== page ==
Free contact with elephants is a common management system in a majority of zoo across the world. Free contact is considered to be a traditional method of training which evolved from elephant management techniques used with the Asian species for about the past 5000 years (Guerrero D, 1997). With free contact, the elephant keeper must have sufficient training and an excellent understanding of elephant behaviour, handling and training methods. Also there should be a good relationship between the keeper/s and the elephant to gain successful training and handling. Elephants in captivity need a good skin care regime in place and this is only possible with the elephants having contact with the keepers in a free contact management system. Within the free contact management systems elephants are trained to put their foot onto a pedestal enabling the keeper to carry out the necessary foot treatments, also keepers can trained the elephants to become used to routine medical treatments such as the taking of blood or examining the teeth, all without causing stress towards the elephants. In free contact systems the keepers can lead the integration and prevent fights and injury to the animals (Schmid J, 1998). With training elephants for handling has its advantages, training can also be used to stimulate the animal mentally and physically. In zoos having a free contact management system allows them to keep a lot of animals within a restricted space and also because many zoos are unable to expand their elephant houses, the free contact management system is the only real practical solution. The training sessions can also be shown to the public giving them an educational experience and increase the public??™s interest towards the elephants. However this could also be a disadvantage, if the public would rather see the typical natural behaviour of the elephants when in its enclosure without the contact with the keeper. Overall with a free contact management system there is one major disadvantage which is having qualified elephant keeper staff; good elephant keepers are rare (Schmid J, 1998) and with not having good qualified staff can lead to accidents and bad publicity for the zoo.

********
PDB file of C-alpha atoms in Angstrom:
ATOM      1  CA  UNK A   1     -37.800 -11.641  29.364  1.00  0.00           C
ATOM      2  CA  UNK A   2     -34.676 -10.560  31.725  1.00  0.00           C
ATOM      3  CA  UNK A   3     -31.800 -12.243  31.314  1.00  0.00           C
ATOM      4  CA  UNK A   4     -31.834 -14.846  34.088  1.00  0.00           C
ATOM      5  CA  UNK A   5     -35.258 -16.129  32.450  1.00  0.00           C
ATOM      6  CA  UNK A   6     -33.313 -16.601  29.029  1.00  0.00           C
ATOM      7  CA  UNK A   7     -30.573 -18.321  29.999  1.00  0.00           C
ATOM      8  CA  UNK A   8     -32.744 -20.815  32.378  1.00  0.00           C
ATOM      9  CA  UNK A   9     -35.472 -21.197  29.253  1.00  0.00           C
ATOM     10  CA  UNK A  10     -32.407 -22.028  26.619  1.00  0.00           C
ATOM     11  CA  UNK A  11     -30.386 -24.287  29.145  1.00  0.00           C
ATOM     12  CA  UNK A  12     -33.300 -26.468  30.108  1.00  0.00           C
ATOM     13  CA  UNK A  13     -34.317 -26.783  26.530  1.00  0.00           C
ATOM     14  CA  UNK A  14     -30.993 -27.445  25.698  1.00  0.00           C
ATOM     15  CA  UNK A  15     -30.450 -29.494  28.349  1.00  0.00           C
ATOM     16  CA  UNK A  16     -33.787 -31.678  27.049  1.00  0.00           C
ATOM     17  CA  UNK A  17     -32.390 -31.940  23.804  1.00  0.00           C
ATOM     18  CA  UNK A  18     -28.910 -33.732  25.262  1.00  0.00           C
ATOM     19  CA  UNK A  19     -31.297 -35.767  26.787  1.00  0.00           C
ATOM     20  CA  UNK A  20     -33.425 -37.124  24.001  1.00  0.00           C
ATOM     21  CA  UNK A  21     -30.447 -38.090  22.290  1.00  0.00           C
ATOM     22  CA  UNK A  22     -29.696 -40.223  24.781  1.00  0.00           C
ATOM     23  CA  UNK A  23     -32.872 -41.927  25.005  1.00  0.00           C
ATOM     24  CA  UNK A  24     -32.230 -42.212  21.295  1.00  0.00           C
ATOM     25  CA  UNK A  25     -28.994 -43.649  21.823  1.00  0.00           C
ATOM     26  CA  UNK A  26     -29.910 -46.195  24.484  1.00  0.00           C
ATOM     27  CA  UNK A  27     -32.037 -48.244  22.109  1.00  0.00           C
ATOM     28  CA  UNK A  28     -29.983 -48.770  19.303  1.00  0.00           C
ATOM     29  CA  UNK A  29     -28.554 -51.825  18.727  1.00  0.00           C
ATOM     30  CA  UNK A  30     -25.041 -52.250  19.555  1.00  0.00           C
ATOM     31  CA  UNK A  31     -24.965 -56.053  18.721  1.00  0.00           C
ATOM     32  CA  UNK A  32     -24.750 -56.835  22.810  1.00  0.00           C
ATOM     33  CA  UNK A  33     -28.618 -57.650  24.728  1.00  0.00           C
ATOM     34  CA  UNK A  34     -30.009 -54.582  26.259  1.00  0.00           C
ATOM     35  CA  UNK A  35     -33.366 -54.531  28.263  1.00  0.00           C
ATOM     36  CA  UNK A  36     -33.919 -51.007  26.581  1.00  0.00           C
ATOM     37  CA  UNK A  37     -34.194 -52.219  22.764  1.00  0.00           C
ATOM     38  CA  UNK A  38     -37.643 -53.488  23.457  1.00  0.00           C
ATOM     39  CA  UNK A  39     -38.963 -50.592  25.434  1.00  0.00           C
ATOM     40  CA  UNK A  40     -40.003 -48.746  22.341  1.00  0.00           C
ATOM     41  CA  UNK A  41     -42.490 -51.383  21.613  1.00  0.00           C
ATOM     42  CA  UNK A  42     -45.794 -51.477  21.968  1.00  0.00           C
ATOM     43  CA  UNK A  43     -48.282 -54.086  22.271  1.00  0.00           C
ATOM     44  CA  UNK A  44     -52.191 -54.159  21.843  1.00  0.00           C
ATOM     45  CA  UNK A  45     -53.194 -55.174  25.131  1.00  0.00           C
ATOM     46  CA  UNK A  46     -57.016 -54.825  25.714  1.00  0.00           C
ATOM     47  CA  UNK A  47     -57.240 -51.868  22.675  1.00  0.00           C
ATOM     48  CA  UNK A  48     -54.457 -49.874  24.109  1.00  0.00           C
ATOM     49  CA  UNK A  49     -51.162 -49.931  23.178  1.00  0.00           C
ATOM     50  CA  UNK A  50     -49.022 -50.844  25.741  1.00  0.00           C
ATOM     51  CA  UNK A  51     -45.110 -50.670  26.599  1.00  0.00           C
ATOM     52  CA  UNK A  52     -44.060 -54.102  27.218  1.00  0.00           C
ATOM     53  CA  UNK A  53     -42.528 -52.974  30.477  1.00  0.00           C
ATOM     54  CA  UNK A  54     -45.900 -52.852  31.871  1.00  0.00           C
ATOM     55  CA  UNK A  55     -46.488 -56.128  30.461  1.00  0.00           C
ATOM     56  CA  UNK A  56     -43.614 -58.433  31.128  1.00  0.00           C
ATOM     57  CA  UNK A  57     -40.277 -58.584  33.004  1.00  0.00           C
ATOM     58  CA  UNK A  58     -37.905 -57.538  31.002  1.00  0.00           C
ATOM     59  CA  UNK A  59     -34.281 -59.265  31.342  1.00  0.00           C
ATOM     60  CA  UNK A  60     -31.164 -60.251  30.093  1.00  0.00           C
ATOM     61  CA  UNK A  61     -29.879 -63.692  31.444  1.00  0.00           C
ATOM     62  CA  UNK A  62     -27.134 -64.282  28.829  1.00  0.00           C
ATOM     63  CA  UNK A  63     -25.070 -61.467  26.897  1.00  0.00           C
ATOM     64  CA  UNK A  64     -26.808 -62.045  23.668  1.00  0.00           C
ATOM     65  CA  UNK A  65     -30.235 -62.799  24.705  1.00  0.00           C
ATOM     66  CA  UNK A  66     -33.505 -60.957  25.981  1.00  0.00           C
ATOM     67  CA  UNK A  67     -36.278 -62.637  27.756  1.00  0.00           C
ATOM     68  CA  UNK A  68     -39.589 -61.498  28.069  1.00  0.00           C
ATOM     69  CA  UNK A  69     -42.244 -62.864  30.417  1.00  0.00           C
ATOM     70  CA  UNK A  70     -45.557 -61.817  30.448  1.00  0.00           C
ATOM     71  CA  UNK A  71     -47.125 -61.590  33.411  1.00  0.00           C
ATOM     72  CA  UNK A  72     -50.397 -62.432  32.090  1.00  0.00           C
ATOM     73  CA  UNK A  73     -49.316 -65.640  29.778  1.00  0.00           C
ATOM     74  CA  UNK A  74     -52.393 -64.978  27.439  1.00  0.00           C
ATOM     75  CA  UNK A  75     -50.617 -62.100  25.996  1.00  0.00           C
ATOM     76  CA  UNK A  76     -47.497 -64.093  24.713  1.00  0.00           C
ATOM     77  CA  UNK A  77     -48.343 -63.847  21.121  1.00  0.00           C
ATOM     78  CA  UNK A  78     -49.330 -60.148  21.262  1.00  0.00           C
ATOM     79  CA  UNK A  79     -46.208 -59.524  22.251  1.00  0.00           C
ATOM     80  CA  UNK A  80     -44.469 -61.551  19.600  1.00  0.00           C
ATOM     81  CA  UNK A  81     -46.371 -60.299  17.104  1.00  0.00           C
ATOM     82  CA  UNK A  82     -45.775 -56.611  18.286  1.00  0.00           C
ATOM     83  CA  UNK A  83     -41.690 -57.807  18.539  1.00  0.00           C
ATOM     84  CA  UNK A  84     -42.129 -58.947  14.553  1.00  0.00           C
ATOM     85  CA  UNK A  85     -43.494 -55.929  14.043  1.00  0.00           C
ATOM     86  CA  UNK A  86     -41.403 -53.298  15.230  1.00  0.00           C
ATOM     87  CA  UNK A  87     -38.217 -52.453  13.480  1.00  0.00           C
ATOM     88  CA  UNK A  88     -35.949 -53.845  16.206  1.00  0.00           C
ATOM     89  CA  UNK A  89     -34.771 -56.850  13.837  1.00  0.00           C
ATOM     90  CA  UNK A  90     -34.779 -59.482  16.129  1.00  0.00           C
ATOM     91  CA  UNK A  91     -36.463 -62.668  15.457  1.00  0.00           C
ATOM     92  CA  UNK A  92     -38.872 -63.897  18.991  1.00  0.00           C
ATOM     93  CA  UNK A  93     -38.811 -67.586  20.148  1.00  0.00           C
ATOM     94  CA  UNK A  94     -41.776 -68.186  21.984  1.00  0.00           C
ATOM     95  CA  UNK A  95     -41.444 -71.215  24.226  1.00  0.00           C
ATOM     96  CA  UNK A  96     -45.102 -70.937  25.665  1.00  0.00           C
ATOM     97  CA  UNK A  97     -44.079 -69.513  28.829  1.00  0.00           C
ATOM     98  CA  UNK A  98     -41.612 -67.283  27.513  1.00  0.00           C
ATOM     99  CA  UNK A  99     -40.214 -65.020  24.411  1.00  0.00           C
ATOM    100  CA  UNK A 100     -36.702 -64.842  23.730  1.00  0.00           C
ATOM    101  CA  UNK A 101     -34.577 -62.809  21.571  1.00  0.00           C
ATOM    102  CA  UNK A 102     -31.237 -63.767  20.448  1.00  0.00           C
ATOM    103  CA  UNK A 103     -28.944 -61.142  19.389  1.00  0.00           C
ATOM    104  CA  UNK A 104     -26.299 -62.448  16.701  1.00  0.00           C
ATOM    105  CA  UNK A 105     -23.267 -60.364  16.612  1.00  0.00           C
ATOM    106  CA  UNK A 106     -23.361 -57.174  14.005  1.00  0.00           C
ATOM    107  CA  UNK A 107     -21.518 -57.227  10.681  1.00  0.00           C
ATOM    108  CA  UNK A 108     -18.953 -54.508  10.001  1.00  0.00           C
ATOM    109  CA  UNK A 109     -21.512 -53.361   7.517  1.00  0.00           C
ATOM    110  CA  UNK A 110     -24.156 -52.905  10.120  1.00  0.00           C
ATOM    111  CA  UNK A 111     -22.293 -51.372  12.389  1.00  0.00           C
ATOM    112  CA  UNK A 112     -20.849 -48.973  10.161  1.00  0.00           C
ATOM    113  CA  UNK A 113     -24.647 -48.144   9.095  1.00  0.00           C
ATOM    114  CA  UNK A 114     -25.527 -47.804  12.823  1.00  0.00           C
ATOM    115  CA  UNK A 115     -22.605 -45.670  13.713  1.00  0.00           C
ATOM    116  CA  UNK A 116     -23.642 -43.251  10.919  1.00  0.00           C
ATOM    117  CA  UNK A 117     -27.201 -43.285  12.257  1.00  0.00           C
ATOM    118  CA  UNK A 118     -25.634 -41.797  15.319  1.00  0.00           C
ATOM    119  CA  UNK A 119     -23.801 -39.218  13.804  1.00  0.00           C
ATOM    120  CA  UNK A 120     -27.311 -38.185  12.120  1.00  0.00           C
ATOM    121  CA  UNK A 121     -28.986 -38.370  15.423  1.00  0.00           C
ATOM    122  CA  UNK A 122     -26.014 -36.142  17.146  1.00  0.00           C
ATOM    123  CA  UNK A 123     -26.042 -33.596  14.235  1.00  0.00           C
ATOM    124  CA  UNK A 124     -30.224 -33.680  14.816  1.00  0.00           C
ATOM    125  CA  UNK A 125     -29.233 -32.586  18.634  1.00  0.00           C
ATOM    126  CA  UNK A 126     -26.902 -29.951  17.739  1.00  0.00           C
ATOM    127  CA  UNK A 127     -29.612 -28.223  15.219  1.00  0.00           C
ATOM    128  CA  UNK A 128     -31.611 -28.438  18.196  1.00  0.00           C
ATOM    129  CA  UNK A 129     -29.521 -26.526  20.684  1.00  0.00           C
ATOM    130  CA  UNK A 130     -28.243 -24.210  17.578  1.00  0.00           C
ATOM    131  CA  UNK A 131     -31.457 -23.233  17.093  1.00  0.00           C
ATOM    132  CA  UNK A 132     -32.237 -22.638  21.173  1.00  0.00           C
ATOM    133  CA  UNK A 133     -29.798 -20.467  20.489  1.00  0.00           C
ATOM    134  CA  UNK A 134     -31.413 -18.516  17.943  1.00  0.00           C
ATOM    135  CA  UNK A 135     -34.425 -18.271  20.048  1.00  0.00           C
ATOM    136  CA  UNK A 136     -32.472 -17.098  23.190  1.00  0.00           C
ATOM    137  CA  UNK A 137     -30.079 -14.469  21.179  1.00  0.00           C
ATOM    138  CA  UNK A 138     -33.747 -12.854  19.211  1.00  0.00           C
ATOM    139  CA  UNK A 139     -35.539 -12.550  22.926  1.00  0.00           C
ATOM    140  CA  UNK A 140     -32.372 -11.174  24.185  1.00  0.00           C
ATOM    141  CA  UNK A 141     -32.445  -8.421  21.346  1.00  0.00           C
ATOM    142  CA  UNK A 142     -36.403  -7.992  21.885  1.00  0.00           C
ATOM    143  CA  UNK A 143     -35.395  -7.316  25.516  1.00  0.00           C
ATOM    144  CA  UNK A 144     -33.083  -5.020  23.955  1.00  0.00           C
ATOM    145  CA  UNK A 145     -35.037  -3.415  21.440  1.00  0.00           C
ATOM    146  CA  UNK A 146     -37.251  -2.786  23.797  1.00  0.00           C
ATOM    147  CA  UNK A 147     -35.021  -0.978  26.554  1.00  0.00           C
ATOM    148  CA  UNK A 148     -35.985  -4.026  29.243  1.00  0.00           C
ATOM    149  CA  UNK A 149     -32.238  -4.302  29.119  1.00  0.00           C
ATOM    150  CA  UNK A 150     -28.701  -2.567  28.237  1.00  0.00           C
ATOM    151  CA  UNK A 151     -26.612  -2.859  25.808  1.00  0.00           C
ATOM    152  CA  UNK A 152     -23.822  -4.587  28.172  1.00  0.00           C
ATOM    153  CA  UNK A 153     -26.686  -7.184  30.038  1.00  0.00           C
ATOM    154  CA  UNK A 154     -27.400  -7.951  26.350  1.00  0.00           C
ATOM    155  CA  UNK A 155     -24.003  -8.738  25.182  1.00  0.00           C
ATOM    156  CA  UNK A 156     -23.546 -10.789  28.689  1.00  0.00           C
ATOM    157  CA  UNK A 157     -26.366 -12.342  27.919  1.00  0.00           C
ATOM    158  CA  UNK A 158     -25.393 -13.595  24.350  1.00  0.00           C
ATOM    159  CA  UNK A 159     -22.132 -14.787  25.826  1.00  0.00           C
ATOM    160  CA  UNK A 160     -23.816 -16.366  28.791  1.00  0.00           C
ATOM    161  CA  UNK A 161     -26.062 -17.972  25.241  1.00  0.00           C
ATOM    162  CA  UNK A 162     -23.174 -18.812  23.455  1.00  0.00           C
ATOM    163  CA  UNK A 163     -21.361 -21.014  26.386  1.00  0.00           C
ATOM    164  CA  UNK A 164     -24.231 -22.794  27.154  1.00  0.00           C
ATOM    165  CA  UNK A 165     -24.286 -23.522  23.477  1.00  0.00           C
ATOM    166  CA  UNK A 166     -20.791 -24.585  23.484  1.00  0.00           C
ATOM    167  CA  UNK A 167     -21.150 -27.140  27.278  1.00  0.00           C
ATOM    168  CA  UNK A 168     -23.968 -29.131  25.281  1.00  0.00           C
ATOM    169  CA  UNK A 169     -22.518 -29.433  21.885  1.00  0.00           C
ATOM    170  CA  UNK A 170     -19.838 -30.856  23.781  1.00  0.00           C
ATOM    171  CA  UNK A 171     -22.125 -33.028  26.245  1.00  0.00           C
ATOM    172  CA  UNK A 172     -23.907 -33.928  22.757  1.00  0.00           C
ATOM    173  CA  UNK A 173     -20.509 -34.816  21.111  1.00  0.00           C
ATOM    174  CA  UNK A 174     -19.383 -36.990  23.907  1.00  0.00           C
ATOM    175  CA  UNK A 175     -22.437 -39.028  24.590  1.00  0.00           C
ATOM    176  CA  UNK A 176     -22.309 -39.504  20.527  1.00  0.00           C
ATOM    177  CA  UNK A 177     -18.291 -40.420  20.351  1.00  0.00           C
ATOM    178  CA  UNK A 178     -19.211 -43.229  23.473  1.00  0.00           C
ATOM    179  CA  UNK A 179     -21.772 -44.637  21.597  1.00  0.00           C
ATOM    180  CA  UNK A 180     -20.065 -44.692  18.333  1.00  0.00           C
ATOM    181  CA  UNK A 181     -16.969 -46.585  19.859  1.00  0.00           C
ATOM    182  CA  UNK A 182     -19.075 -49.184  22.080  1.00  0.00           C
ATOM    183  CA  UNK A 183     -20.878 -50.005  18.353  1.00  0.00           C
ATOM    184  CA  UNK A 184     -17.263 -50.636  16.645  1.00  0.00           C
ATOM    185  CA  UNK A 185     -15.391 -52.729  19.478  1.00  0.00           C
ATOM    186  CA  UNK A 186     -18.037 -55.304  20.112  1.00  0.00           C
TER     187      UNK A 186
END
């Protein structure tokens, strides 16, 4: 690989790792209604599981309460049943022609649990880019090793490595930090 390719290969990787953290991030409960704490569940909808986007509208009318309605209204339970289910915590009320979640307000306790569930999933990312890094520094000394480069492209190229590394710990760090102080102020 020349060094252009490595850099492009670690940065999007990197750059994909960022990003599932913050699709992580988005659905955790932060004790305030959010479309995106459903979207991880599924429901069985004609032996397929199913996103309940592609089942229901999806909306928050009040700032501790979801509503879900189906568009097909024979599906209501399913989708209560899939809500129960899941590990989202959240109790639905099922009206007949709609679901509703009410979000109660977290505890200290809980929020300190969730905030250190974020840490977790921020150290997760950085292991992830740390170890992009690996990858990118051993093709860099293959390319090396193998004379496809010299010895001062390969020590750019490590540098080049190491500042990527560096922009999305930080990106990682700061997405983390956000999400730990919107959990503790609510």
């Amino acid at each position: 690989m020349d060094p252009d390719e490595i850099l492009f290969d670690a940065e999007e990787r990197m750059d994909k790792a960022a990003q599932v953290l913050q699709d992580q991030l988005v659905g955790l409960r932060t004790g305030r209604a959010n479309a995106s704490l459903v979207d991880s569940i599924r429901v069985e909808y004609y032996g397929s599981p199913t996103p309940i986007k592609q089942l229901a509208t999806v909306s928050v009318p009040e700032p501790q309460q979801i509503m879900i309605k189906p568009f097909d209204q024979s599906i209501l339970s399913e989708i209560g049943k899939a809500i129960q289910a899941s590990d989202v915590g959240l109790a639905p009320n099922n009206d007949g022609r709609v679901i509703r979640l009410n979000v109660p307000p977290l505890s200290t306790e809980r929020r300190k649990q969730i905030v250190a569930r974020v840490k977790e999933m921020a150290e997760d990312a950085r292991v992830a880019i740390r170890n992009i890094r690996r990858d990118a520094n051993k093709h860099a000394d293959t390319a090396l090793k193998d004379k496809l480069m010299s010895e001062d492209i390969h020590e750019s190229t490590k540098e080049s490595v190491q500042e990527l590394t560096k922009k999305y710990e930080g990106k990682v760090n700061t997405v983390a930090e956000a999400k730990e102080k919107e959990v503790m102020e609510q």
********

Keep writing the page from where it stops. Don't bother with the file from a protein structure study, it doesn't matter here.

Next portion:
Protected contact and confined contact is where training sessions between keeper and elephant happen through a protective barrier or with a restraint. ???Protected contact is defined as a system, where the handlers/keepers are not in the same enclosure as the elephant…separated by barriers??™ (Guerrero D, 1997). The skin care, foot treatment and medical treatment that are carried out within the free contact can still be done with protected contact and also decreases the risk of injury to the keeper. But handling through a protective barrier is only possible if the elephants are trained to obey adequate commands (Schmid J, 1998).
???There are eight elements that, when implemented, define Protected Contact (PC) with elephants:
1. Facility design orientated towards the goals of the elephant programme
2. Safety, which if approached correctly will in itself define the facility design
3. Clear behavioural goals, husbandry and medical, that implement elephant welfare
4. Training techniques with written protocols
5. The use of the trainer??™s body positioning and technique timing
6. Keeper training
7. Tools used to access the elephants
8. Documentation ??“ clearly written institutional and industry guides??™ (Roocroft A, 2009).